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Johnson & Johnson Posts Positive Results on Stent

The company says new tests on its Cypher stent show even better results than the tests that led to its U.S. approval.

Johnson & Johnson

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said Wednesday that a new look at some previous clinical trials on a device to keep arteries clear show even better results than did the tests that led to the device's U.S. approval earlier this year.

J&J said a follow-up look at Canadian and European research shows that the company's Cypher stent cut the rate of arteries' reblocking to 5.1% after patients underwent angioplasty, a procedure that clears fatty deposits from arteries to reduce the risk of heart attacks. Stents are wire mesh tubes that are inserted into the arteries after the angioplasty has been performed. J&J's Cypher is the first drug-coated stent on the U.S. market.

J&J received approval from the Food and Drug Administration on April 24 to begin marketing Cypher. The clinical trials used to support J&J's application to the FDA showed that the stent had an 8.9% restenosis -- or reblocking -- rate.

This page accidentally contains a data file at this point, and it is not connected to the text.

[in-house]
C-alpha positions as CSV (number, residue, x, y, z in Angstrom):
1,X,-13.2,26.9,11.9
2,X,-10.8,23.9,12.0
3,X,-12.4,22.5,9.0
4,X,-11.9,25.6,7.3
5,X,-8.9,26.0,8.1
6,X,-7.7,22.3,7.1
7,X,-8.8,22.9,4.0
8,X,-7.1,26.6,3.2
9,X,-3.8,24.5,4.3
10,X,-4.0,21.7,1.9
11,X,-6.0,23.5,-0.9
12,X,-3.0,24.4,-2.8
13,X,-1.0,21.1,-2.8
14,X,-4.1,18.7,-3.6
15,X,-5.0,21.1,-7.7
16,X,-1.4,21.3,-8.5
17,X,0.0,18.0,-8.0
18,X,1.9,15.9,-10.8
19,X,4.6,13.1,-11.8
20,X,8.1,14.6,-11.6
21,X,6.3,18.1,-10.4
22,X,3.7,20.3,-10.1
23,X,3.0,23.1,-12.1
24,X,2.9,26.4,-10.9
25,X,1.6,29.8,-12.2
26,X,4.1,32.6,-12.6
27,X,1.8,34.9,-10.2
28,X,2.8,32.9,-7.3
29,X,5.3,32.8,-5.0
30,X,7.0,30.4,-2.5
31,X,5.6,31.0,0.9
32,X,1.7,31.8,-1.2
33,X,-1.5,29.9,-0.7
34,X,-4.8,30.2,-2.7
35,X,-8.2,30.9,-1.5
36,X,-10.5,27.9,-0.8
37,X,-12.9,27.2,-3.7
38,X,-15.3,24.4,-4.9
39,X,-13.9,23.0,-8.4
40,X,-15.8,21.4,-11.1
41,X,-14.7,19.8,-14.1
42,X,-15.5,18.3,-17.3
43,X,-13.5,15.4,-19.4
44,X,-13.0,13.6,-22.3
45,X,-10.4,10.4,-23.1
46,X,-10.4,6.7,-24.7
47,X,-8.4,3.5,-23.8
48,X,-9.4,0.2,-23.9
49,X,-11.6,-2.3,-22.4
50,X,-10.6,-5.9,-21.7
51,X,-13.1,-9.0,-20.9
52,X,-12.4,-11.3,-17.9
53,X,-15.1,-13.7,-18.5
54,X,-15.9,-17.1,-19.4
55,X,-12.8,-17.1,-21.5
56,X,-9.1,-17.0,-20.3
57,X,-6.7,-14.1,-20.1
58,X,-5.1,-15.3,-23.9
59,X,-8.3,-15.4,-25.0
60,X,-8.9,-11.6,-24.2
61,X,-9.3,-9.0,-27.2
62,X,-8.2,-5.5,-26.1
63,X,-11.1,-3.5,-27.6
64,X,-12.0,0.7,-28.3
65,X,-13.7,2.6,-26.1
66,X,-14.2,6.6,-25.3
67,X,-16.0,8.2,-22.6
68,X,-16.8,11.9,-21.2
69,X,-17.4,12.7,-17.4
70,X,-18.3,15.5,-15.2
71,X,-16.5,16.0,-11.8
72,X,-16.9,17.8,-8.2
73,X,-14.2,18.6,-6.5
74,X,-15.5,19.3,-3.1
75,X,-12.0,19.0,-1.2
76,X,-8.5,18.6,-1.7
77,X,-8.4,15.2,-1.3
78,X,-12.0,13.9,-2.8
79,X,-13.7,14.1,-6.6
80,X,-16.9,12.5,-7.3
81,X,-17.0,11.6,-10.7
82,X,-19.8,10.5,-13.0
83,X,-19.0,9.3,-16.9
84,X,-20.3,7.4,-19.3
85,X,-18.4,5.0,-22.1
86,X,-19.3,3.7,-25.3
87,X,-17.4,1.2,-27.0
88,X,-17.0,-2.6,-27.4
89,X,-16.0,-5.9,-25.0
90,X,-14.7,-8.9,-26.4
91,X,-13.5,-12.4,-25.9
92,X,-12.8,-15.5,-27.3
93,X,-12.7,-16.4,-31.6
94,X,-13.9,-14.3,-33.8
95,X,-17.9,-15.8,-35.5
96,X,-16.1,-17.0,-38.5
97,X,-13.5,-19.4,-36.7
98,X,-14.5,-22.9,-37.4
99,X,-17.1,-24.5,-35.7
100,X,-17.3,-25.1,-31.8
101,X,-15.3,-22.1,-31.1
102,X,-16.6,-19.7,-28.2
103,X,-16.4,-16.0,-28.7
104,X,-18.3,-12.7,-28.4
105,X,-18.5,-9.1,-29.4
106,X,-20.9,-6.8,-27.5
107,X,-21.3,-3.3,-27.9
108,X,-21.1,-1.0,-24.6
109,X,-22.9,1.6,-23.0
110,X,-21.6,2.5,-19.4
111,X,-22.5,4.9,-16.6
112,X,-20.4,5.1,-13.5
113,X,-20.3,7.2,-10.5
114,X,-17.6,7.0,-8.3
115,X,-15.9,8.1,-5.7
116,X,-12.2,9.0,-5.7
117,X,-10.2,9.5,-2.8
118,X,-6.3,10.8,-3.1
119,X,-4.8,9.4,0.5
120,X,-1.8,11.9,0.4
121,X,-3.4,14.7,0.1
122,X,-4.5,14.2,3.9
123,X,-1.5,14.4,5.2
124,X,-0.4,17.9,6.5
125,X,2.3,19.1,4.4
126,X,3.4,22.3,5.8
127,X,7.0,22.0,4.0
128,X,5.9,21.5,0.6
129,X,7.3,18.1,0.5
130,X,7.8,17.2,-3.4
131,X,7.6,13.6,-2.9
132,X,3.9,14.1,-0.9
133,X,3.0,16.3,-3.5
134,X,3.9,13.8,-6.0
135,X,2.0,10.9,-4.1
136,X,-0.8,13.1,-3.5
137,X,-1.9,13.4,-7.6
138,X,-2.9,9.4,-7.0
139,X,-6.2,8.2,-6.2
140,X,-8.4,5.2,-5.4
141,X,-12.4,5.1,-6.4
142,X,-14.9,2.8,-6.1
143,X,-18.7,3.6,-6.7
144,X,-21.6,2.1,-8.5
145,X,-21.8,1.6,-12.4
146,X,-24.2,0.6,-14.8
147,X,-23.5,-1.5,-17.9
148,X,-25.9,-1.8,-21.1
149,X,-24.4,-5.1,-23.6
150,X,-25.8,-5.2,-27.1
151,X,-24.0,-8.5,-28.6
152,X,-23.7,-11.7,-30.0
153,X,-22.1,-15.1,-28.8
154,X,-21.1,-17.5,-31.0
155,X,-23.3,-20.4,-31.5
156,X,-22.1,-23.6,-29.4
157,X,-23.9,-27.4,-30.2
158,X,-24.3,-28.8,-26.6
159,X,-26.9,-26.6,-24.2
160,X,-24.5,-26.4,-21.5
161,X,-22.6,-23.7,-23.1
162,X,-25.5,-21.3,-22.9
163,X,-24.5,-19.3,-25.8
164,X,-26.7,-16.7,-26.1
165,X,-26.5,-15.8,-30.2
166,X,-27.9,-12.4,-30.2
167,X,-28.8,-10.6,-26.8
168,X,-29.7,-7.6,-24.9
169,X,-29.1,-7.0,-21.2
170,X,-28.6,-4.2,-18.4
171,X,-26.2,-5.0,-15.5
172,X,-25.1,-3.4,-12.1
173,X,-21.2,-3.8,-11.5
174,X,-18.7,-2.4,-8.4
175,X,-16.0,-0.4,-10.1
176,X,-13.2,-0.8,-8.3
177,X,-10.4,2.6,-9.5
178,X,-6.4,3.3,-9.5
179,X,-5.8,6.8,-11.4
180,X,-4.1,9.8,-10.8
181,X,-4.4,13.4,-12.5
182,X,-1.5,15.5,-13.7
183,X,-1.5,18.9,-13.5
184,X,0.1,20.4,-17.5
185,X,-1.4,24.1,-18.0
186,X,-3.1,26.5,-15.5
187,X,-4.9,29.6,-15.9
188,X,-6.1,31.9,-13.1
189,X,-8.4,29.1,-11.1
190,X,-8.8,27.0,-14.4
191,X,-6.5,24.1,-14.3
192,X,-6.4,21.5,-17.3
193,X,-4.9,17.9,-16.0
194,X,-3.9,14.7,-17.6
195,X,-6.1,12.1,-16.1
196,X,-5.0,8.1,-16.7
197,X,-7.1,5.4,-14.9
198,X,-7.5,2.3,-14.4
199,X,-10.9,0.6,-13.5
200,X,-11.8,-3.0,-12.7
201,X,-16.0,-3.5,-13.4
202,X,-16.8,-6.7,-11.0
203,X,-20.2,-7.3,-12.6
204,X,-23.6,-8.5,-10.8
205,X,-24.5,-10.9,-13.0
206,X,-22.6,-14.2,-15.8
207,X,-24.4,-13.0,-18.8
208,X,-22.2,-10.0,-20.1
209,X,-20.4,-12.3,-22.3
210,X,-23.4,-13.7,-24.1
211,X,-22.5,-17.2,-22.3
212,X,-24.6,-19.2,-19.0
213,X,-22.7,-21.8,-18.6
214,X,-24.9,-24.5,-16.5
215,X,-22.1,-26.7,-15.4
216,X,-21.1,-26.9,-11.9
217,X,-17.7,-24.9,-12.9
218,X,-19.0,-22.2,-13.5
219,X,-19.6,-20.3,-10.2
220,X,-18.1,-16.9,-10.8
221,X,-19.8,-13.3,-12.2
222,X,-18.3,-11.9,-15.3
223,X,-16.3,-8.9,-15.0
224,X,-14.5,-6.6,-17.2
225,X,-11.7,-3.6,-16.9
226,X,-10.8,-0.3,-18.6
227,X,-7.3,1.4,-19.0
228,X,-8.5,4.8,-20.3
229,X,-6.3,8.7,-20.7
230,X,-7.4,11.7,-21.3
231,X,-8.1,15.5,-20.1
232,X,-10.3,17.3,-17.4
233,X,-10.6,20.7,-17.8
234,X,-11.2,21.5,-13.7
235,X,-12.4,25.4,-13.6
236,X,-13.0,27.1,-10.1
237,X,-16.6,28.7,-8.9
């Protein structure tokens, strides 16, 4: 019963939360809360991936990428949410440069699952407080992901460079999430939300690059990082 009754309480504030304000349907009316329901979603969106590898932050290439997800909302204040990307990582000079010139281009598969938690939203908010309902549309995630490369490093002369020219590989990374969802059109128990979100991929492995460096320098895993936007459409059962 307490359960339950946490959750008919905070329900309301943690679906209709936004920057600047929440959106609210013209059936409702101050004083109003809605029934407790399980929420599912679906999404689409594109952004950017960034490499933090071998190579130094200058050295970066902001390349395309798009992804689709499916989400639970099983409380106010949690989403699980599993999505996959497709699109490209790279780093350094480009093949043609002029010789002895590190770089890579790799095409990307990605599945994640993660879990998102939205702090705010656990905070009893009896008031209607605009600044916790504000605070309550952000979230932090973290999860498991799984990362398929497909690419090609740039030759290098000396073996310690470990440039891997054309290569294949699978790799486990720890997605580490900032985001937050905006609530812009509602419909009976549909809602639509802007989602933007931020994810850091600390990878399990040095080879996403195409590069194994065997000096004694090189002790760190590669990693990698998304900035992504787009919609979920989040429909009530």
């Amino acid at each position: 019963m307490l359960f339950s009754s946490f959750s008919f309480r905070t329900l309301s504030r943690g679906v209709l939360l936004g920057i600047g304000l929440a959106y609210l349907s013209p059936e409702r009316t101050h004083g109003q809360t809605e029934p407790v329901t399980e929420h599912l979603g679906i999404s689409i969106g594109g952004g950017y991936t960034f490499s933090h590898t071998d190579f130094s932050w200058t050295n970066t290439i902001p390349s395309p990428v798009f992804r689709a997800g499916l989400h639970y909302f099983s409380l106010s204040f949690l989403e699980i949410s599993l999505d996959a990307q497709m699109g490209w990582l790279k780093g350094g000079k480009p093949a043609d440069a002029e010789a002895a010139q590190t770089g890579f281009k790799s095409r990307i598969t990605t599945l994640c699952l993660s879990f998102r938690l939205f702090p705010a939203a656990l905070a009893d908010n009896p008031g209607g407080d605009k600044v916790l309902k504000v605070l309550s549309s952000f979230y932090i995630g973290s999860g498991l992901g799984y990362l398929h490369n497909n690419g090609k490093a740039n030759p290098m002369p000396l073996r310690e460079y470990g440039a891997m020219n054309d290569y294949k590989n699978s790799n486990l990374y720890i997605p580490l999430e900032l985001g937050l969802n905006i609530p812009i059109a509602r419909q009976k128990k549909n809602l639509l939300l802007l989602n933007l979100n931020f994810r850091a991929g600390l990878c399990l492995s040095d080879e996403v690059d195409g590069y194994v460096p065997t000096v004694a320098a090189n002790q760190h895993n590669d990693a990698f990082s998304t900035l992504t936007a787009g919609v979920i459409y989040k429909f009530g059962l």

J&J released the results of the follow-up studies after stock markets had closed. The New Brunswick, N.J.-based company said it would present more details at a Sept. 15 conference in Washington, D.C.

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This conference -- the 15th Transcatheter Cardiovascular Therapeutics Symposium -- is shaping up to be the duel of the drug-coated stents. Right now, J&J has this lucrative market all to itself. But

Boston Scientific

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is scheduled to present the results of its drug-coated stent, Taxus Express, at the conference, providing plenty of opportunity in advance for Wall Street analysts to speculate whose product will prevail.

The J&J test results released Wednesday represent pooled, follow-up data from clinical trials conducted in Canada and Europe that were financed by Cordis Corp., the J&J subsidiary that makes the stents. The tests covered 225 patients, and included a larger percentage of difficult-to-treat patients than the tests with U.S. patients that led to the device's approval. Such patients included people with small blood vessels and long lesions in the vessels, as well as smokers and people who had suffered heart attacks.

J&J has had some manufacturing and distribution problems with Cypher caused, the company says, by demand exceeding supply. It's also embroiled in a patent suit with Natick, Mass.-based Boston Scientific over the Taxus Express stent.

J&J's stock closed Wednesday at $52.04, up 1.5%, or 79 cents. Boston Scientific's stock closed at $58, up 10 cents.